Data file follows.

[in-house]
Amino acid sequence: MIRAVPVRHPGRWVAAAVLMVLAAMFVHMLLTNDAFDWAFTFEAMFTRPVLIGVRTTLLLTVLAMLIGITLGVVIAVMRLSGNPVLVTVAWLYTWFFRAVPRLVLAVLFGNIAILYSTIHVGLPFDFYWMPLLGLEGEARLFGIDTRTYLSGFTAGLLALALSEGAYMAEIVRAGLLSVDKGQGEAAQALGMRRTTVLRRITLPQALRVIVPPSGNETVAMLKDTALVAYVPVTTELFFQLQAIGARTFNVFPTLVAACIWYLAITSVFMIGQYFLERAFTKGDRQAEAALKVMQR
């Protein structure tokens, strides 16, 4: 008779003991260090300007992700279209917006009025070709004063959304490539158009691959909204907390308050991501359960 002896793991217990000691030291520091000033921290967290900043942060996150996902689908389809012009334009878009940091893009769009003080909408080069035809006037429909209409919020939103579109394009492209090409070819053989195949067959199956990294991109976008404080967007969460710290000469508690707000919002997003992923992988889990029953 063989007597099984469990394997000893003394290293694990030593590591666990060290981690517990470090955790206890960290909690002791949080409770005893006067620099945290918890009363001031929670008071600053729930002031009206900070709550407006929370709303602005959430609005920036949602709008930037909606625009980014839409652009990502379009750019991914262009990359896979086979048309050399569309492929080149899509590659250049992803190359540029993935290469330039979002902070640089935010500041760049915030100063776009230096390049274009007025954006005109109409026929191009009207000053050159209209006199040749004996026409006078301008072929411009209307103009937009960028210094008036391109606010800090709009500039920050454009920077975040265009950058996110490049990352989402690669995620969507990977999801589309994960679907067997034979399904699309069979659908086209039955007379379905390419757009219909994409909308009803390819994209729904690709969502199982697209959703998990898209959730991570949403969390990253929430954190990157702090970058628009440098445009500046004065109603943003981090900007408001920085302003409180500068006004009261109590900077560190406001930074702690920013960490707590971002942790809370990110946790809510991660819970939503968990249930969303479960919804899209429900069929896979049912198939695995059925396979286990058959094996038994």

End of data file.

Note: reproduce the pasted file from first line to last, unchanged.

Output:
[in-house]
Amino acid sequence: MIRAVPVRHPGRWVAAAVLMVLAAMFVHMLLTNDAFDWAFTFEAMFTRPVLIGVRTTLLLTVLAMLIGITLGVVIAVMRLSGNPVLVTVAWLYTWFFRAVPRLVLAVLFGNIAILYSTIHVGLPFDFYWMPLLGLEGEARLFGIDTRTYLSGFTAGLLALALSEGAYMAEIVRAGLLSVDKGQGEAAQALGMRRTTVLRRITLPQALRVIVPPSGNETVAMLKDTALVAYVPVTTELFFQLQAIGARTFNVFPTLVAACIWYLAITSVFMIGQYFLERAFTKGDRQAEAALKVMQR
């Protein structure tokens, strides 16, 4: 008779003991260090300007992700279209917006009025070709004063959304490539158009691959909204907390308050991501359960 002896793991217990000691030291520091000033921290967290900043942060996150996902689908389809012009334009878009940091893009769009003080909408080069035809006037429909209409919020939103579109394009492209090409070819053989195949067959199956990294991109976008404080967007969460710290000469508690707000919002997003992923992988889990029953 063989007597099984469990394997000893003394290293694990030593590591666990060290981690517990470090955790206890960290909690002791949080409770005893006067620099945290918890009363001031929670008071600053729930002031009206900070709550407006929370709303602005959430609005920036949602709008930037909606625009980014839409652009990502379009750019991914262009990359896979086979048309050399569309492929080149899509590659250049992803190359540029993935290469330039979002902070640089935010500041760049915030100063776009230096390049274009007025954006005109109409026929191009009207000053050159209209006199040749004996026409006078301008072929411009209307103009937009960028210094008036391109606010800090709009500039920050454009920077975040265009950058996110490049990352989402690669995620969507990977999801589309994960679907067997034979399904699309069979659908086209039955007379379905390419757009219909994409909308009803390819994209729904690709969502199982697209959703998990898209959730991570949403969390990253929430954190990157702090970058628009440098445009500046004065109603943003981090900007408001920085302003409180500068006004009261109590900077560190406001930074702690920013960490707590971002942790809370990110946790809510991660819970939503968990249930969303479960919804899209429900069929896979049912198939695995059925396979286990058959094996038994």